Serving up kindness

Cathedral Oxford Inn Breakfast program offers support to the homeless

By Claudia Mathis
SUN staff writer

Johnny Hawkins stepped in out of the rain on a recent dark, dreary day for a hot breakfast and some kindnessfellowship at the Cathedral Parish Center in Syracuse through the Cathedral Oxford Inn Breakfast Program.

Hawkins lives at the Oxford Inn, a shelter for homeless men in Syracuse. Hawkins, who has struggled with bouts of depression and alcohol and drug addiction, has been frequenting the weekly breakfast at the center ever since its inception.

The Cathedral Oxford Inn Breakfast Program, which provides breakfast for the residents of the Oxford Inn, celebrated its 20th anniversary Oct. 22. Sister Joyce Nevola, DC, who was parish minister at Syracuse’s Cathedral of the Immaculate Conception, started the program in October 1989.

“Our main goal of the breakfast program is not to serve food,” wrote Sister Joyce in an early letter to the volunteers of the program.

“The main goal is to offer the men the encouragement and opportunity to get off the streets, get a job or education and feel good about themselves. The breakfast program provides a place where that can happen. Only in a community of caring and deepening relationships can trust grow and risks be taken to enable the men to move beyond their present circumstances,” she continued.

Hawkins said the breakfast gathering, on Wednesdays at 8 a.m., provides a warm, home-like setting for the men. “I’ve made some life-long friends through the program,” he said. “It’s also good to know that we’re not alone in going through this. They’re willing to listen to us”

“It has filled a need for me,” said Hawkins. “Knowing that we can count on a good breakfast     has made a difference in the way we start our day. This has been a real help for us.”

Sister Joyce, realizing that the men were isolated, assigned eight volunteers to sit with them at breakfast to listen to them and determine their needs. The volunteers learned that one of the men’s greatest obstacles was lack of a form of identification.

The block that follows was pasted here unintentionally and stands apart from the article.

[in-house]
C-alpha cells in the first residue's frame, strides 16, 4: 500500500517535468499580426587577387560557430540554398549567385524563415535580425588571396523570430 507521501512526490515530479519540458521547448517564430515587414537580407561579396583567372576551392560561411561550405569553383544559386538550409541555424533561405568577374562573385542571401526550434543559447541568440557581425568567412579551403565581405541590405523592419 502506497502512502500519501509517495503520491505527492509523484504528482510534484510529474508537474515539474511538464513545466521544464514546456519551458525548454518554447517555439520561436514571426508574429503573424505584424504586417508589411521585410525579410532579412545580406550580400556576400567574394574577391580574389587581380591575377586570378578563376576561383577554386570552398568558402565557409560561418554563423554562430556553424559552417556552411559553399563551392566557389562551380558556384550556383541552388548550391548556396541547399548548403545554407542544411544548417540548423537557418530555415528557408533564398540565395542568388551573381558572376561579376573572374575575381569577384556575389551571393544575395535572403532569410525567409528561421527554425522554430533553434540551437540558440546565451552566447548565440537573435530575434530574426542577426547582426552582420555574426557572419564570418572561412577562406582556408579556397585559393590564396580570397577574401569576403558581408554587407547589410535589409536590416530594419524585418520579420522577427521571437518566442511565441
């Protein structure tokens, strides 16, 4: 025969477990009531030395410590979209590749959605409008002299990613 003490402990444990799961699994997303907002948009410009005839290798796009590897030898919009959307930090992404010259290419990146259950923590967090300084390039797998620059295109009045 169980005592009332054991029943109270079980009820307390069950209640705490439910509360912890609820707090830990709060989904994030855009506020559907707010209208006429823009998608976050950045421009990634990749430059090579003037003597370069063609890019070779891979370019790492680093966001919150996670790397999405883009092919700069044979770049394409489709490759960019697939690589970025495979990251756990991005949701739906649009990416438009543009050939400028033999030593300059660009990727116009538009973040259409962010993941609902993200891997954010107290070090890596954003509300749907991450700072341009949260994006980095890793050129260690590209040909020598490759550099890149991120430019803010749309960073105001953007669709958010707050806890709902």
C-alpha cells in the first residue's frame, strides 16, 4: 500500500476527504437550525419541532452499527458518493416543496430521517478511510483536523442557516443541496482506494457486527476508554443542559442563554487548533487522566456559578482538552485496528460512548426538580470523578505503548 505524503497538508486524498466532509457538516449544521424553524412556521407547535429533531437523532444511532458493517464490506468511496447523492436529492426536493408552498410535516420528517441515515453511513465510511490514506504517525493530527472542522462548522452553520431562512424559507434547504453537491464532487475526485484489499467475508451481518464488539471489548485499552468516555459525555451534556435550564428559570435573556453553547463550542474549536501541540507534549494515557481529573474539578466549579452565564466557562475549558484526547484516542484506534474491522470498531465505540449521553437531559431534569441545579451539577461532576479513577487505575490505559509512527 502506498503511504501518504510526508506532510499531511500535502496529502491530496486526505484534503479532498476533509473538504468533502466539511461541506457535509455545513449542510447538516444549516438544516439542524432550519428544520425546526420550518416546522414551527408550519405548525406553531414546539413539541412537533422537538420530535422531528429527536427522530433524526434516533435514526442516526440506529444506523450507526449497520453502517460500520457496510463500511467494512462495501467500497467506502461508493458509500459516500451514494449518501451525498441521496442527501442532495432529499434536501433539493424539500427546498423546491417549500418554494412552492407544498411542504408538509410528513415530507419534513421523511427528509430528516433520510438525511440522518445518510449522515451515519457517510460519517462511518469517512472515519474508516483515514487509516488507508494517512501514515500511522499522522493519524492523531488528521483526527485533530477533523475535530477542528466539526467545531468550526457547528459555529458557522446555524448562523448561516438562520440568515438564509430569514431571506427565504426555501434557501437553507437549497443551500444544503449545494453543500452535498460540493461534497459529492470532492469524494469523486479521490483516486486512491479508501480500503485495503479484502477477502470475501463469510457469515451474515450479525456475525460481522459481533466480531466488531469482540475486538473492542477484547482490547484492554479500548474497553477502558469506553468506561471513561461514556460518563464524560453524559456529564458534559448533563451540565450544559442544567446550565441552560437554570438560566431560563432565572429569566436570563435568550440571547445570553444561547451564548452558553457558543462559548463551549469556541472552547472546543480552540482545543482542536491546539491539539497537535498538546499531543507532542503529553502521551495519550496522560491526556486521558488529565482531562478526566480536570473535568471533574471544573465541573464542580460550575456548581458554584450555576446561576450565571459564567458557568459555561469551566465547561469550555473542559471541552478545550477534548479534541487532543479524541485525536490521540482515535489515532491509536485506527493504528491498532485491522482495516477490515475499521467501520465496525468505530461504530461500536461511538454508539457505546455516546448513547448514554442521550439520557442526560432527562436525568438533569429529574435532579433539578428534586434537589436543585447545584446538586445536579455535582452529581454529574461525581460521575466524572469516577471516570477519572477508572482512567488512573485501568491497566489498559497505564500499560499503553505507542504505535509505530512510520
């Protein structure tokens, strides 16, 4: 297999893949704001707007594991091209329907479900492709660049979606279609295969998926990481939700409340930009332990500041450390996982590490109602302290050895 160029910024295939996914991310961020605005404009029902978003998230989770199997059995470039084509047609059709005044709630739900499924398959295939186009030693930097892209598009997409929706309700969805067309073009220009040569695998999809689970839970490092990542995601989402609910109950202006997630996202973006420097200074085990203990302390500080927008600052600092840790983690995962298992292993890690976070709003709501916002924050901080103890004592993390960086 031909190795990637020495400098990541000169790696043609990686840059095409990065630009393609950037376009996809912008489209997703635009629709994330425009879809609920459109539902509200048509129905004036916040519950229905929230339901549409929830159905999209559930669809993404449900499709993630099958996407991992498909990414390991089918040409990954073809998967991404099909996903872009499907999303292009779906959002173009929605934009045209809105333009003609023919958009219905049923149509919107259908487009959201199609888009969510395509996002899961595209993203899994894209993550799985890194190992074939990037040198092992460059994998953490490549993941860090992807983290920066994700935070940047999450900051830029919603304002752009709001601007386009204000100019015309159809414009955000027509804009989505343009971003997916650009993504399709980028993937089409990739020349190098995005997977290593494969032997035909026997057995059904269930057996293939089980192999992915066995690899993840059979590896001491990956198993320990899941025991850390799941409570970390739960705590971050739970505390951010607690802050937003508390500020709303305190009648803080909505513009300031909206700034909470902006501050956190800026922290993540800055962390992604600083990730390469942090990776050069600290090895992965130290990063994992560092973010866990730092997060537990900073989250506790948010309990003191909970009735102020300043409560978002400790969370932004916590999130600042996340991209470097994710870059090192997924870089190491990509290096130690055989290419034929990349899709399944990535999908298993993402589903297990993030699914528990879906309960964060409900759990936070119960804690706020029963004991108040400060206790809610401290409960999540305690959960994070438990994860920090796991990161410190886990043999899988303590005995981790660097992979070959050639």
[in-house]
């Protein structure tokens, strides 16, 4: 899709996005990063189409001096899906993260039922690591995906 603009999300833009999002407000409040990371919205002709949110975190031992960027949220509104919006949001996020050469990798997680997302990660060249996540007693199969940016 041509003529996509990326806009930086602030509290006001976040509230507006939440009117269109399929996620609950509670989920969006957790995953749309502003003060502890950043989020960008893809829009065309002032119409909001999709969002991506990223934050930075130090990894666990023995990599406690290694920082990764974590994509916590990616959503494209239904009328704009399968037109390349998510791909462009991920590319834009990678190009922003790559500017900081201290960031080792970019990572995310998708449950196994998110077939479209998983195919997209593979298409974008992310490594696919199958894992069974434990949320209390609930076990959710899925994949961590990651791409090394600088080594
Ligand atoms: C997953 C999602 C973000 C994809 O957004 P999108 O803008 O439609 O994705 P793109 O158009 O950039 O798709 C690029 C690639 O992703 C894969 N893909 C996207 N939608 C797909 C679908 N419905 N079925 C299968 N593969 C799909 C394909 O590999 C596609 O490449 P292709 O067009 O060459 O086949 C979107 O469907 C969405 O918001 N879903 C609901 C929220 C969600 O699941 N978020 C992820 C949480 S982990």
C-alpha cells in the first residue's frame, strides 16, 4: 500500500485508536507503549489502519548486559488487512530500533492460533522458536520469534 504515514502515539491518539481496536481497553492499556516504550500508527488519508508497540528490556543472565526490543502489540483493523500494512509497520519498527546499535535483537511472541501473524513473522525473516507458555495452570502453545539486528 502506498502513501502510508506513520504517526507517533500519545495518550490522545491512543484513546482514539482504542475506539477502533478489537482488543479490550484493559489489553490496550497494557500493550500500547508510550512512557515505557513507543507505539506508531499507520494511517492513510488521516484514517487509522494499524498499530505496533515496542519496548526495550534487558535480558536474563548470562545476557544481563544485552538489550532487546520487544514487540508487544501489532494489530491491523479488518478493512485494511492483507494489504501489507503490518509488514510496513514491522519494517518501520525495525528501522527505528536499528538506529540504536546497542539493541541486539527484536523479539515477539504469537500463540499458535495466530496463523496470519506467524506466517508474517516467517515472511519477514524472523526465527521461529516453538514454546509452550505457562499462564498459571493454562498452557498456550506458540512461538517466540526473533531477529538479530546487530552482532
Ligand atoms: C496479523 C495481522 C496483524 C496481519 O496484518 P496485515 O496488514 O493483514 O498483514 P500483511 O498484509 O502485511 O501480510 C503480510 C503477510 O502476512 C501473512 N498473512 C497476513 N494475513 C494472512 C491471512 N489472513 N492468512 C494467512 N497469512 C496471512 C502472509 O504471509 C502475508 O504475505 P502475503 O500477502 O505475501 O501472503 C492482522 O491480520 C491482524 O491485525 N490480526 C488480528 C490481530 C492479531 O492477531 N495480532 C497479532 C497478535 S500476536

Peter Parrillo, director of Cathedral Emergency Services and the breakfast program, said the program has obtained over 700 birth certificates and many more sheriff identification cards for the men over the years, enabling them to apply for jobs and social services. Unfortunately, 9/11 created a tremendous rise in the cost of birth certificates and it became economically impossible to continue the service. The cost for a birth certificate in Onondaga County is $30.

“We have provided clothing, underwear, hats, daily coffee and donuts, and through working with Catholic Charities and their counselors, have provided rooms, apartments and jobs for hundreds of former residents of the Oxford Inn,” said Parrillo.

Parrillo remembered how Sister Joyce said, “A community of caring will enable the men to rise above their circumstances.”

“I’ve tried to encourage this,” said Parrillo. “I see wonderful acts of love all day long. It’s absolutely unbelievable.”

The Cathedral funds the breakfast program and much of the food is donated by Sysco Food Services of Syracuse.

The volunteers serve the men eggs, ham, sausage, toast, juice, coffee and grits at the weekly gathering.

“We want these people to be treated with dignity,” said Parrillo. “You see God’s work every day down here.”

The dedicated group of volunteers arrives as early as 5 a.m. to begin preparing the breakfast. Henry Centore, a parishioner at St. Ann’s Church in Syracuse, has served at the breakfast almost from the very beginning and has found it very gratifying. “It’s fun,” he said. “I enjoy the fellowship of the people I volunteer with. The comradery among the volunteers is great.”

Volunteer Paul Daily said he heard about the opportunity to volunteer in the Cathedral bulletin five years ago and he has been helping out ever since. “I like the fellowship of the volunteers and of the men,” said Daily.

Bruce Herbig, a parishioner at St. Matthew’s Church in East Syracuse, has volunteered for the last two years. He cooks and does whatever else is needed. “It’s been a great experience to get to meet wonderful people such as these,” said Herbig. “The generosity of the volunteers has kept this program going for years.”

Oxford resident Charles Robinson said he has benefited from the breakfast program on and off for the last two years. In the warmer months of the year, he displays his musical talent by playing his saxophone at Columbus Circle in Syracuse at lunch time.

“Because of my circumstances, I am staying at the Oxford Inn,” said Robinson. “I’m looking forward to becoming more independent and getting my own place.” He views the breakfast program as a blessing and enjoys the courtesy and hospitality that is shown to him when he visits.

Hawkins shares Robinson’s wish for a better life. “This program helps you get on the right track and to have a better life,” said Hawkins. “It’s a good program and I hope it continues. I hope I can volunteer in the future when I get on my feet.”

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